The Proven Performance Escalator is intended to reward non-first-round draft picks for contributions that exceed the expectations of their draft status. The PPE is not considered “Rookie Salary” and is not subject to the 25 percent rule (more on that below).
Beginning with the 2018 draft class, players drafted in the second through seventh rounds are eligible to receive the Level One, Level Two or Level Three PPE. Those selected in the first round, as well as undrafted players, are not eligible for any PPE. Any player who qualifies for multiple levels of the PPE will receive the highest escalator but can’t receive more than one.
The PPE is now a three-level, non-negotiable amount in which a player’s base salary in the fourth year of his rookie contract increases if he meets certain predetermined thresholds.
The Level One PPE is structured differently for second-round picks and those selected in Rounds 3 through 7. In order to qualify for Level One, second-round picks must either (a) play 60 percent of his team’s offensive or defensive plays in any two of his first three seasons or (b) participate in a cumulative average of 60 percent of his team’s offensive or defensive plays over the course of his first three regular seasons. For third- through seventh-round picks, players can hit either (a) or (b) above, but the threshold to reach drops to 35 percent of such plays.
For such players, the Level One PPE increases a player’s fourth-year base salary by the difference of the original-round tender for restricted free agents set for the player’s fourth season and the player’s Year 4 rookie salary, less any signing bonus prorations. This amount is then added to the player’s Year 4 base salary. Let’s look at 49ers LB Fred Warner as an example. A third-round pick in 2018, Warner has played more than 95 percent of the 49ers‘ defensive plays in each of his first two seasons and is already eligible for the Level One PPE.
A player selected in the second through seventh round will qualify for the Level Two PPE if he participates in 55 percent of his team’s offensive or defensive plays in each of his first three regular seasons. The amount of the Level Two PPE is the difference of the original-round tender in the player’s fourth season and his Year 4 rookie salary (minus any signing bonus prorations), plus $250,000. This amount is then added to the player’s year-four base salary. For example: Warner, from above, will be eligible for the Level Two PPE if he plays in over 55 percent of the 49ers‘ defensive plays in 2020.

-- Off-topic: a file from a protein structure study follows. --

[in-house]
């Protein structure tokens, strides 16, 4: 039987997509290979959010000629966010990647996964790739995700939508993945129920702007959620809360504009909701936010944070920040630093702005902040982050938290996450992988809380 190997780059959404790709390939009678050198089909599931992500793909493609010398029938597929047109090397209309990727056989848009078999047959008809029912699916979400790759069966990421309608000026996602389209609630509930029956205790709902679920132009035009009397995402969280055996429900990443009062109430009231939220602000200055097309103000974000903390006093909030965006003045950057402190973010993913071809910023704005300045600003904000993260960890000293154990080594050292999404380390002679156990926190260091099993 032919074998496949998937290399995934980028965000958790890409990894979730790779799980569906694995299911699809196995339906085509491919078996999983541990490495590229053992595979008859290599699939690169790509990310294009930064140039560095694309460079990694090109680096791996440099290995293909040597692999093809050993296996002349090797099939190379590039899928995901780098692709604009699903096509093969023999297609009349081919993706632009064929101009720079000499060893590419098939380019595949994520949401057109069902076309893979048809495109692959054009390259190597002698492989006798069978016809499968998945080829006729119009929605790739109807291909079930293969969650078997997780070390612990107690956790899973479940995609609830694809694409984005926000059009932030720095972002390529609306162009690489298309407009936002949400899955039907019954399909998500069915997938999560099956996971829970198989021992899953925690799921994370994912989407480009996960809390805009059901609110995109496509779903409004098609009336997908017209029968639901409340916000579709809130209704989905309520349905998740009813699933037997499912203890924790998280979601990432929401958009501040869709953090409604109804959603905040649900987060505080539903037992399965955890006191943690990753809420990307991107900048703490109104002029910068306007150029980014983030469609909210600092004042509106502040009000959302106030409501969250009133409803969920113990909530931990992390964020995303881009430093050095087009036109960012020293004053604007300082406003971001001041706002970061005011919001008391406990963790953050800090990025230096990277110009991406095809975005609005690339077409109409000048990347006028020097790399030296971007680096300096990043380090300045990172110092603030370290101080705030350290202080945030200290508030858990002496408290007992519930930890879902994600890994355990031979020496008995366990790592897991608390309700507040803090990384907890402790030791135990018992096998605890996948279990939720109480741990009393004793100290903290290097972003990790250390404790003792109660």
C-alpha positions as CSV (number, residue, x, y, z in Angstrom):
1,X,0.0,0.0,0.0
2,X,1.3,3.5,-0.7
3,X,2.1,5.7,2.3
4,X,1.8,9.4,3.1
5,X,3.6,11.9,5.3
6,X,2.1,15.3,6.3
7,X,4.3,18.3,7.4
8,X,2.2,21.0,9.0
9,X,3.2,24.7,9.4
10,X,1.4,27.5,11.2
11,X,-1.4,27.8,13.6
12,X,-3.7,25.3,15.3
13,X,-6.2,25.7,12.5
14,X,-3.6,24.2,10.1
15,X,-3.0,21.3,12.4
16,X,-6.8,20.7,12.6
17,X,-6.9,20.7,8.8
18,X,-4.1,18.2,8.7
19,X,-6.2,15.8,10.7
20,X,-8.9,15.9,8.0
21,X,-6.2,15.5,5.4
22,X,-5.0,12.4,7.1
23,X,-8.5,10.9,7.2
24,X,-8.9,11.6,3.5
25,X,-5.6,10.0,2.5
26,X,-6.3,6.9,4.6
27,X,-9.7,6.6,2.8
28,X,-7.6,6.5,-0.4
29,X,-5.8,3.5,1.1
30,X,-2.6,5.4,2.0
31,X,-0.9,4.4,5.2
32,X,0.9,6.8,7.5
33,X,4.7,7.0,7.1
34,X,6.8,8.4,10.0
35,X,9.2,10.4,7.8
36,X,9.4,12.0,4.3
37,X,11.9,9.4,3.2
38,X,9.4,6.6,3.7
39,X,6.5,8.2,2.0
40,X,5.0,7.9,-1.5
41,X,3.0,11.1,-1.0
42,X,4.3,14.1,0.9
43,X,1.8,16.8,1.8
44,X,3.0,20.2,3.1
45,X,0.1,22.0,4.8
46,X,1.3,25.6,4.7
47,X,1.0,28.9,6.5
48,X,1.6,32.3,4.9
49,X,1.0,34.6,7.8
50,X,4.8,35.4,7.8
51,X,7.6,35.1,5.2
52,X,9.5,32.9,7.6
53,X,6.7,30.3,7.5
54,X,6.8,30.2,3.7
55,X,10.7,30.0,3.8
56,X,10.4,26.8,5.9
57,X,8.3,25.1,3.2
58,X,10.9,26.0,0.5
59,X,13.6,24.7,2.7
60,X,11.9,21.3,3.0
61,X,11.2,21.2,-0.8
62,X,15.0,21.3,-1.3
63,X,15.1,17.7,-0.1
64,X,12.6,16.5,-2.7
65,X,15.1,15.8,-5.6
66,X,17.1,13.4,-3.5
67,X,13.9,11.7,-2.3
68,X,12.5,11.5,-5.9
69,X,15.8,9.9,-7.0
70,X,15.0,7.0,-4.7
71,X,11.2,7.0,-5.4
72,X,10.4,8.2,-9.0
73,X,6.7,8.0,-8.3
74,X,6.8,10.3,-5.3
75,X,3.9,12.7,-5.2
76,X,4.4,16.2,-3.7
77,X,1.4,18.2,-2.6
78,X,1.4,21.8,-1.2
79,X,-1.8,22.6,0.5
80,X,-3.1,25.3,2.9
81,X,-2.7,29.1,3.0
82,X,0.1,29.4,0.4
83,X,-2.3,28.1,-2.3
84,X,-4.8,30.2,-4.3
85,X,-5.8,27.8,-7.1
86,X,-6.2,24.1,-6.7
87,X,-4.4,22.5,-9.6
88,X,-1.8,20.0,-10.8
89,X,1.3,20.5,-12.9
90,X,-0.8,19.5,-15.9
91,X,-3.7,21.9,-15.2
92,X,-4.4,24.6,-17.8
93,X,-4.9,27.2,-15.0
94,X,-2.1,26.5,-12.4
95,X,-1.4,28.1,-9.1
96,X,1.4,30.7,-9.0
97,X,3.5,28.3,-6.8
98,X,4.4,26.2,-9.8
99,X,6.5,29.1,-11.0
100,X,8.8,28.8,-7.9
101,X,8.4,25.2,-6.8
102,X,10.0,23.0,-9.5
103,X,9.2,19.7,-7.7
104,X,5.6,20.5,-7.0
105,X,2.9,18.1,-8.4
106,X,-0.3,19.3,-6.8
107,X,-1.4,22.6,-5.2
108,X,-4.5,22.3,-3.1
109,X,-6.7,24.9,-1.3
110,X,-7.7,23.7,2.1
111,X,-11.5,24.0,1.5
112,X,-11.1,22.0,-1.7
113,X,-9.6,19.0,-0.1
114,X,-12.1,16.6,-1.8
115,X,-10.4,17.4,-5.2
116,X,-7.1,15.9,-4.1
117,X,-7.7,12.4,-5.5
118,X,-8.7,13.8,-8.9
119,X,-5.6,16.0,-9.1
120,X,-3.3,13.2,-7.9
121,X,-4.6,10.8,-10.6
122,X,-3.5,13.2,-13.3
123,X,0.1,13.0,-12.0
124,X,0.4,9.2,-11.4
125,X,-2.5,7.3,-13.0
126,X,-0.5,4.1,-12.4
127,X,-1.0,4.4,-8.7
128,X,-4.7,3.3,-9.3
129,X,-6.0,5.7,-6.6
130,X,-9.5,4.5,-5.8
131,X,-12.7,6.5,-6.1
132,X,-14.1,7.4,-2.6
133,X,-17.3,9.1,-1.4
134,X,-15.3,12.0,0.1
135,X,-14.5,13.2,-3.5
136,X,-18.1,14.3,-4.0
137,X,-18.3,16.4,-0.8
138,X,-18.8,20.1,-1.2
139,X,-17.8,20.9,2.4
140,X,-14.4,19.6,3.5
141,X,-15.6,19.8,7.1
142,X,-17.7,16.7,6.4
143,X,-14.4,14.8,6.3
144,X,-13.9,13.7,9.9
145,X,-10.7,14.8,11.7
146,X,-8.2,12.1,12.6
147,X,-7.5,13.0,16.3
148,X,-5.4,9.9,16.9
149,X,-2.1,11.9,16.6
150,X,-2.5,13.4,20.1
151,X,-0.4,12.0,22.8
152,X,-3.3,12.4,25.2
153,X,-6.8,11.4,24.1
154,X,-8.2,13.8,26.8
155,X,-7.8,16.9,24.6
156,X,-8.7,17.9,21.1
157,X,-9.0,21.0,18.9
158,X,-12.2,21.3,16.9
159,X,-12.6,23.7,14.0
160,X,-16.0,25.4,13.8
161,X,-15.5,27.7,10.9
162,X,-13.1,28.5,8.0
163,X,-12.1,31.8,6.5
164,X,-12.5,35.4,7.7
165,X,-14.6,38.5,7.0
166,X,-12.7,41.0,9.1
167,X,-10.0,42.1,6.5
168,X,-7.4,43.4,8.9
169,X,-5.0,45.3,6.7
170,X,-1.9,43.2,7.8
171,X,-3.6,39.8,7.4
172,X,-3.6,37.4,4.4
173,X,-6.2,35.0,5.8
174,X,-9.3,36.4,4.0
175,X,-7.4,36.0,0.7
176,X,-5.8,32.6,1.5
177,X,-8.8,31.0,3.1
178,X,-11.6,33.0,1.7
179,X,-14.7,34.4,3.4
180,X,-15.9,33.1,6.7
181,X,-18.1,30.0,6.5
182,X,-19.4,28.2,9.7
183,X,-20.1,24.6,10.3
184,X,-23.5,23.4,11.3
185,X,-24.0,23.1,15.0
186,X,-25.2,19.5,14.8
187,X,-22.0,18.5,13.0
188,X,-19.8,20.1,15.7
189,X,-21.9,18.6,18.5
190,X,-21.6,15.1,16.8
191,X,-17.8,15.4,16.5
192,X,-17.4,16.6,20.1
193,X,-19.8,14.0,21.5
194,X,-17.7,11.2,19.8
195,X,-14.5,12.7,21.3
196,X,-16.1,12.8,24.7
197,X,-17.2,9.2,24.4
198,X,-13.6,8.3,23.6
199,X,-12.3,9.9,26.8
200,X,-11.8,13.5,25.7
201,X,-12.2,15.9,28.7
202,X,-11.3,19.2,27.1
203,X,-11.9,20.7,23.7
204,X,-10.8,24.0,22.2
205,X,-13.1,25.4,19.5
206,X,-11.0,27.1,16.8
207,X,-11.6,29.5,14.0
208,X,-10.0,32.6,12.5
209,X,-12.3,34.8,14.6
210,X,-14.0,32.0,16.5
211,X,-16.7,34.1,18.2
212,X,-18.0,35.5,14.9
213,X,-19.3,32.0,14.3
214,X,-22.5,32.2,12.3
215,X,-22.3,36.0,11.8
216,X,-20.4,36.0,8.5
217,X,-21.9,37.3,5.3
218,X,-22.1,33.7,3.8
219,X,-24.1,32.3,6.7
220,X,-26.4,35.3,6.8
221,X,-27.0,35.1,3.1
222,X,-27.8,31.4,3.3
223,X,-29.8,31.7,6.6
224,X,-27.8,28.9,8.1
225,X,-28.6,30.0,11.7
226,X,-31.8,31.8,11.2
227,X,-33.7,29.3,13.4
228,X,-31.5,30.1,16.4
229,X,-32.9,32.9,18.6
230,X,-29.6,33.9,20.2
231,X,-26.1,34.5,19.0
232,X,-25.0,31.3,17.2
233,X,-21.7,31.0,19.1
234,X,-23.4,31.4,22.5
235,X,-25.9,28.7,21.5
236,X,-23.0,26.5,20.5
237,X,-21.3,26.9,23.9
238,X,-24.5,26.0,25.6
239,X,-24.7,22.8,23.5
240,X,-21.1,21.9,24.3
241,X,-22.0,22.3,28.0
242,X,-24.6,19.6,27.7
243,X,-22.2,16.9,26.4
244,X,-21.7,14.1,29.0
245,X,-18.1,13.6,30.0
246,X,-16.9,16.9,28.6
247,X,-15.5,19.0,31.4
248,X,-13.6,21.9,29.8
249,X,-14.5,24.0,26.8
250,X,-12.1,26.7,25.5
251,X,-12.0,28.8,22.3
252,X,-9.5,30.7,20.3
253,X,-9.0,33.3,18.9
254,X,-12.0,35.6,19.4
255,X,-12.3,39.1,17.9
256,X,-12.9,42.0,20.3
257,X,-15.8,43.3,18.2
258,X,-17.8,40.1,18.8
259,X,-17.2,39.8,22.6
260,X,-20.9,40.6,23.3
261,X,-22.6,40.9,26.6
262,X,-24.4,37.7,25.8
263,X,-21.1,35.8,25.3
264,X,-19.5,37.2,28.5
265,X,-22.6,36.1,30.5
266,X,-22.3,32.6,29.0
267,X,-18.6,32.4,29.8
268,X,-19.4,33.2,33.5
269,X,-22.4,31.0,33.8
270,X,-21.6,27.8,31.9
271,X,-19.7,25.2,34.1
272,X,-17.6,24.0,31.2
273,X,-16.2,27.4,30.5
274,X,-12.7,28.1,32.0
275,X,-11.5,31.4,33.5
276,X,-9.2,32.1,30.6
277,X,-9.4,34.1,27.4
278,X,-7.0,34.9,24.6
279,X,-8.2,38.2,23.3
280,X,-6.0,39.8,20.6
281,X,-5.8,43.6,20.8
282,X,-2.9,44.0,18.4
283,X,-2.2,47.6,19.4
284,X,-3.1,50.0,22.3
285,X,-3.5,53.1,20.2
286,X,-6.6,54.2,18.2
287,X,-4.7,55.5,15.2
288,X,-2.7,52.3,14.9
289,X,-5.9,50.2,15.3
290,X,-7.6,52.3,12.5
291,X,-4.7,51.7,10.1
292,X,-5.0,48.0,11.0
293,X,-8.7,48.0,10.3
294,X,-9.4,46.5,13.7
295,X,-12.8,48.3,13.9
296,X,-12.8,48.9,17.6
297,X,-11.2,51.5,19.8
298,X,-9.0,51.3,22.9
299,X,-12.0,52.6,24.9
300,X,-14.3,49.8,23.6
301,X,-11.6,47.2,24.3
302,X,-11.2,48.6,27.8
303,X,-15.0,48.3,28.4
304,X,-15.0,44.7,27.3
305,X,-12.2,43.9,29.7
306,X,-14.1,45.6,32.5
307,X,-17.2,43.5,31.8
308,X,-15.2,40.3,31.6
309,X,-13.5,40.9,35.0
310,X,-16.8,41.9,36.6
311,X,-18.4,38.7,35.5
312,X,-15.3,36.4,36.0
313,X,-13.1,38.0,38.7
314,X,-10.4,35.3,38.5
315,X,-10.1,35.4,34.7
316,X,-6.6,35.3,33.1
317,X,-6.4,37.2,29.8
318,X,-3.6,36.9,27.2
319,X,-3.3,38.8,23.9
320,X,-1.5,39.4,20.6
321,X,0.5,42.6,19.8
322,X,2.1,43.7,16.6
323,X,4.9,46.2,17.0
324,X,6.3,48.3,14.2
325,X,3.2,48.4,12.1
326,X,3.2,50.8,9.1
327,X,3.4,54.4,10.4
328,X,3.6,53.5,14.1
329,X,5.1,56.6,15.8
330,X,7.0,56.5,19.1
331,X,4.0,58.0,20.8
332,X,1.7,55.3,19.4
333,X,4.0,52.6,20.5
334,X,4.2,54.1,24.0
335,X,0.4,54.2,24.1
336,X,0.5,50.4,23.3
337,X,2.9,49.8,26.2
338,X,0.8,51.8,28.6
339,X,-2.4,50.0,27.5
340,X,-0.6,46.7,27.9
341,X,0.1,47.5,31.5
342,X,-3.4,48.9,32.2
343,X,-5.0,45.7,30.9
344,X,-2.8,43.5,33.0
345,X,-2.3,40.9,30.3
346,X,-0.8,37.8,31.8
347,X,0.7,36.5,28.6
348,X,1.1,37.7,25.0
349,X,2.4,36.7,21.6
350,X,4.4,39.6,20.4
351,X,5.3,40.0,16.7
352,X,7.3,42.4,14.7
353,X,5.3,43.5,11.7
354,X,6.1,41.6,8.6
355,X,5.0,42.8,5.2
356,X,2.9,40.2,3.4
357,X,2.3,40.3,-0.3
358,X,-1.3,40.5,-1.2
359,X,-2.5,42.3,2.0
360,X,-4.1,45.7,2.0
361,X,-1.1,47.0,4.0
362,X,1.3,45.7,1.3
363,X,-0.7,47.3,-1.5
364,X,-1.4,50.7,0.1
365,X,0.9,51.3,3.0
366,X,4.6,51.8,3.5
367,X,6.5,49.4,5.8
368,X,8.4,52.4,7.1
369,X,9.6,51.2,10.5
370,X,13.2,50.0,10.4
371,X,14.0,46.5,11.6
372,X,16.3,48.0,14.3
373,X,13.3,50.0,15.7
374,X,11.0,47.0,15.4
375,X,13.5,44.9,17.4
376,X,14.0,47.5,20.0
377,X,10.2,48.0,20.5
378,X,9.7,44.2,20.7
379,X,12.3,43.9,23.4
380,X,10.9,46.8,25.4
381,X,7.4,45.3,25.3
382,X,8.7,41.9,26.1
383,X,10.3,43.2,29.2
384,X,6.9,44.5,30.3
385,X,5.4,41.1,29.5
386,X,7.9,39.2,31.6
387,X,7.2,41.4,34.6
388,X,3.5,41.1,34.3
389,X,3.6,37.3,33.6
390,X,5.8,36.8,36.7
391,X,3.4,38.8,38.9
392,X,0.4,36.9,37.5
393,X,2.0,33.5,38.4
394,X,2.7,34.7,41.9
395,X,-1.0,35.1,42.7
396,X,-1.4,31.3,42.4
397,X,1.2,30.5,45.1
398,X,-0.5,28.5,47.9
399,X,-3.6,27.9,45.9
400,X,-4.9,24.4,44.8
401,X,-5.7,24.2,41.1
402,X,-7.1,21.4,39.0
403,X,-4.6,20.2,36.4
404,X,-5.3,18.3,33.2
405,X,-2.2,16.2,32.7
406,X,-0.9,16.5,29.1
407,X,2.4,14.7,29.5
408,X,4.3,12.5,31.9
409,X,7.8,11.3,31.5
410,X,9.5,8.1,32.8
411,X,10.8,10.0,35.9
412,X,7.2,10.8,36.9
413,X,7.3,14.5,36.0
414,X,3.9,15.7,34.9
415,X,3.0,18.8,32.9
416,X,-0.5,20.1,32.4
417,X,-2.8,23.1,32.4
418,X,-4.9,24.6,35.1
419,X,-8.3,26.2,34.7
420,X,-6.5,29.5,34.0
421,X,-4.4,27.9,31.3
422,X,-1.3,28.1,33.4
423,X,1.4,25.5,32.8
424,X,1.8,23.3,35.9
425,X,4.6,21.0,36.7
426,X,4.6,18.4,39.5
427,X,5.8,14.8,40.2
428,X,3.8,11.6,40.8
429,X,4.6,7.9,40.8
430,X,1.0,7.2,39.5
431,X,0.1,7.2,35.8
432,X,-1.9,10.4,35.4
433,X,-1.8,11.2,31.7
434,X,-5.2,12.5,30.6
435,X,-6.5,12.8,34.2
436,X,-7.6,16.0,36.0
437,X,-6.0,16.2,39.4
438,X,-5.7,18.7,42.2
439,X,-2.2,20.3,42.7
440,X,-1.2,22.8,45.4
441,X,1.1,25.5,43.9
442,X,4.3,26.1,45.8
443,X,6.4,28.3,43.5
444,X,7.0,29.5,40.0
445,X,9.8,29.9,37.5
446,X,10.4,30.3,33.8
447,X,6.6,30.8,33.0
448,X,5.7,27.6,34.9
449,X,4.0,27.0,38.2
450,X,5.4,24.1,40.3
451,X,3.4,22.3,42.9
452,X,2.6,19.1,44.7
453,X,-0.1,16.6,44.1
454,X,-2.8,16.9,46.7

To qualify for the Level Three PPE, a second- through seventh-round pick must be selected to the Pro Bowl on the original ballot in at least one of his first three seasons. The Level Three PPE is equal to the difference between the second-round tender for restricted free agents and the player’s Year 4 rookie salary, less any signing bonus prorations. The player’s Year 4 base salary increases by this amount. For example, Colts LB Darius Leonard, a second-round pick in 2018, is eligible for the Level Three PPE because he was selected to the 2020 Pro Bowl on the original ballot.
Third- to seventh-round picks in the 2017 draft are eligible for the Level One PPE — an escalation to their 2020 base salary. Those selected in the first or second round and undrafted players are not eligible, as well as any player selected in any draft prior. The Level One PPE for the 2017 draft class will increase a player’s base salary by the difference between the right-of-first-refusal tender for restricted free agents and the player’s rookie salary in his fourth season, less any signing bonus prorations. As an example, Rams WR Cooper Kupp, a third-round pick in 2017, missed eight games in 2018 and failed to reach 60 percent of the Rams‘ snaps that season. However, he has played in over 60 percent of the Rams‘ offensive snaps in two of his first three seasons (2017 and 2019), and he is eligible for the Level One PPE in 2020.
Notable players who earned the PPE in 2020: George Kittle (49ers), Alvin Kamara (Saints), Kenny Golladay (Lions), Chris Godwin (Buccaneers), Aaron Jones (Packers), Chris Carson (Seahawks), Desmond King (Chargers), Cooper Kupp (Rams).